When in Rome, do as the Romans do. – old adage.
My friends back home jokingly say “Arabo ka na nga”. Contemplating on what they said, I’ve to admit there’s a grain of truth in it. In almost two decades of working here, I can’t help but absorb some of the customs of my host country. I hardly noticed it since it seems ordinary and natural when I’m here, but it’s evident when I’m in the Philippines.
For instance, I pat my back pocket to check for my Iqama (residence permit) every time we go out. I’m in a hurry to finish any transaction before sunset. I lower my eyes when a lady gazed in my direction. I say “shukaran” (thank you) instead of salamat. And I use a hand gesture, which could be interpreted differently or perhaps rudely, back home. Weird? Maybe, especially the first three peculiarities, but not to someone who had a stint in the Middle East.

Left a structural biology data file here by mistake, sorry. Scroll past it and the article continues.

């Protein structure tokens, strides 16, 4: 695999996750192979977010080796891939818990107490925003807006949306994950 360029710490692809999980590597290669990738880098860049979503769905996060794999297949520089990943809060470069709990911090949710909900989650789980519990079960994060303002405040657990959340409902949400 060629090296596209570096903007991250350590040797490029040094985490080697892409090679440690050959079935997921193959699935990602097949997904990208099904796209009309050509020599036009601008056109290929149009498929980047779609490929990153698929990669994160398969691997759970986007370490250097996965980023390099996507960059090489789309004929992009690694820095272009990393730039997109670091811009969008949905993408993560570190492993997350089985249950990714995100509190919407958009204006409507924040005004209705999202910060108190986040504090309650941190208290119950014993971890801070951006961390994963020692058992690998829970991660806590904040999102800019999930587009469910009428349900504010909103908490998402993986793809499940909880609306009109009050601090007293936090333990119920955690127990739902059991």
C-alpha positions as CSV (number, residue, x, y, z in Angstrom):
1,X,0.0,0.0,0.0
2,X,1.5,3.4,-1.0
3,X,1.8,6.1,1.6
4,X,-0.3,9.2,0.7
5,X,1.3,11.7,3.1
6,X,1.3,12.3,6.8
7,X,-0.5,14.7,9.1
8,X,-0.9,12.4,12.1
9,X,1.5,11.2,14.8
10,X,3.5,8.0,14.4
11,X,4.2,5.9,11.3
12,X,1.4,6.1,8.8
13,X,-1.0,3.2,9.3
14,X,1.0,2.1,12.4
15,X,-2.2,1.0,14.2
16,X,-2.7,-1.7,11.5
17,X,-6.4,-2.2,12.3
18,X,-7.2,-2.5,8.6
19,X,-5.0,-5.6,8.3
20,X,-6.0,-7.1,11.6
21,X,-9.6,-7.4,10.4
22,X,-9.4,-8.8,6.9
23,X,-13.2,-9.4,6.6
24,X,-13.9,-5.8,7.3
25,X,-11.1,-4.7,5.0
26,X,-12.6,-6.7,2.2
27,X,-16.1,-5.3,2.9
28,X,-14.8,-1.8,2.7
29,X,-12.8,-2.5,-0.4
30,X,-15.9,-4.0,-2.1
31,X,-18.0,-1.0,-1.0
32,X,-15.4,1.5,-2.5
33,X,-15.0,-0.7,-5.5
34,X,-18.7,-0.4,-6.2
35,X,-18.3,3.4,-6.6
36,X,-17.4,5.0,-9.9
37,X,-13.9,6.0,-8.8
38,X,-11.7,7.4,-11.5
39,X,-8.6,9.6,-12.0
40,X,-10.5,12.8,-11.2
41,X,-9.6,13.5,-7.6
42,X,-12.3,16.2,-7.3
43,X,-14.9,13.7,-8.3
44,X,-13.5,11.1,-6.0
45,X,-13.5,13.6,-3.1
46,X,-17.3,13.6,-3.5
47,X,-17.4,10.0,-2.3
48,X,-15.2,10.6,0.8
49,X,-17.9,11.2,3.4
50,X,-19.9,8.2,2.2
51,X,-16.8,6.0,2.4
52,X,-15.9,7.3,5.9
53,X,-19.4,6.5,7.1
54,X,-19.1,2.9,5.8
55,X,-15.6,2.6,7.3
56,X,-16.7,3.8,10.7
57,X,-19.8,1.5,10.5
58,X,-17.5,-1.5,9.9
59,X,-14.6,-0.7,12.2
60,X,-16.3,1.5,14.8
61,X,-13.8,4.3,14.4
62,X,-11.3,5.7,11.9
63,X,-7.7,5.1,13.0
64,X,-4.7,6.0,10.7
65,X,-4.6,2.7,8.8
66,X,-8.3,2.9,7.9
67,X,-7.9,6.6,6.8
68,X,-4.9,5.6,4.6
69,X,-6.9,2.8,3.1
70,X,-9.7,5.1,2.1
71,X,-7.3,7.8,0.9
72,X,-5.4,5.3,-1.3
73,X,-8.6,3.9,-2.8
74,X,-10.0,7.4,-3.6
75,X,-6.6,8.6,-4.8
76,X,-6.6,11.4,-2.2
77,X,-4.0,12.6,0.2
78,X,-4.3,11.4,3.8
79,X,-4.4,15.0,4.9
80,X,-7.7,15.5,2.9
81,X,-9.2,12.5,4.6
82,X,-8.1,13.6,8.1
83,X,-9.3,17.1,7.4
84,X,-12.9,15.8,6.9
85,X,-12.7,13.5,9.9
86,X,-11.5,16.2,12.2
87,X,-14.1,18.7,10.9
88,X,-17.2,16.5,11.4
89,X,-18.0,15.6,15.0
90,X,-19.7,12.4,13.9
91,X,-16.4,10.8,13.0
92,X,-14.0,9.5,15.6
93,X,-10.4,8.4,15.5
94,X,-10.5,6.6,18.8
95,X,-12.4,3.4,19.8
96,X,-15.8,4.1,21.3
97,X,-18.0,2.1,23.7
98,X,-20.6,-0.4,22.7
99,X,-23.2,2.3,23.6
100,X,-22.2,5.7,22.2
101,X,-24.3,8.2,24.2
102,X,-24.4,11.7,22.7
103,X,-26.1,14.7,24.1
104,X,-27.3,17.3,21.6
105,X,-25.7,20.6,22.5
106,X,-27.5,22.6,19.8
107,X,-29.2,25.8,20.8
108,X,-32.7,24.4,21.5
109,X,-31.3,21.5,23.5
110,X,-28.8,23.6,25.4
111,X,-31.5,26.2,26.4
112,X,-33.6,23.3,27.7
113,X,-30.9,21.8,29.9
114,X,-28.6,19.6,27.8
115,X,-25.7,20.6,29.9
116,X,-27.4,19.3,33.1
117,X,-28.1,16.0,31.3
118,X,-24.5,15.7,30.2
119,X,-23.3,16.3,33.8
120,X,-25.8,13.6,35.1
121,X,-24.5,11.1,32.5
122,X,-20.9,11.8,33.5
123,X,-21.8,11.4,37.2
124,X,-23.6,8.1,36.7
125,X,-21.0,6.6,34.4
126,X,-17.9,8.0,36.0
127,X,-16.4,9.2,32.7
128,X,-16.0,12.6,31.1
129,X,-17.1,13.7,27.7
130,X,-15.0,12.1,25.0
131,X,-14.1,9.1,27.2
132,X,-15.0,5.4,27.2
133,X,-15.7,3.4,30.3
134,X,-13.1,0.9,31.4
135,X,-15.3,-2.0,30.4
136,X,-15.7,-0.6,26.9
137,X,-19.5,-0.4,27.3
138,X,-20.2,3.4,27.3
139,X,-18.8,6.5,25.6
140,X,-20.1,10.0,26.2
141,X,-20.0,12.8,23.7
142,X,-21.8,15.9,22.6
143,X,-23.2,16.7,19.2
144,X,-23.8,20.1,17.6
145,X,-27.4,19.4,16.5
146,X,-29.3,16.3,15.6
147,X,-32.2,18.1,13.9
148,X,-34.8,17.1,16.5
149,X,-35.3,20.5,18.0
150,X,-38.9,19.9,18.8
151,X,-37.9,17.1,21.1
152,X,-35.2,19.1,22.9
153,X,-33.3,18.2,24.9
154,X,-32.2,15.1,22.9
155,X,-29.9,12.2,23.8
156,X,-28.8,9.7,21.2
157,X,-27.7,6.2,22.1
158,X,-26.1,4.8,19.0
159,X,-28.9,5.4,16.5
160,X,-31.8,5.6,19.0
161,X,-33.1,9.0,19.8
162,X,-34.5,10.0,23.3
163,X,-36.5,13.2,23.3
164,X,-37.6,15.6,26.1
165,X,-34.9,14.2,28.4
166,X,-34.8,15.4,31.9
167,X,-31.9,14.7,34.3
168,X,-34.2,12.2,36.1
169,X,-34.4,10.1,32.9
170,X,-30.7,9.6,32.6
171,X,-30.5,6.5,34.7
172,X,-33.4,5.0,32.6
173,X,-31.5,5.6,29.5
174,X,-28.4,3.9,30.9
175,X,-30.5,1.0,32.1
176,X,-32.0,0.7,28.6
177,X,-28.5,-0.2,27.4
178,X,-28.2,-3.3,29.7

When two cultures meet, it’s a give and take situation. Filipino cooks, domestic helpers and nannies can influence an employer’s household. I once saw a local boy buying “patis” and I know of an Arab doctor who likes adobong manok and kare-kare. There’s a commercial district here that is “tambayan” of Filipinos. Most of the store owners knew a thing or two of tagalog if not speak the language fluently. They are even familiar of our regional stereotyping, like if you haggle too much, they’ll say “Siguro, Ilokano ka”.
We might not be aware of it, but we gave a part of ourselves. They might not notice it, but that’s our legacy to them. In a small but meaningful way we have “Filipinized” the Middle East.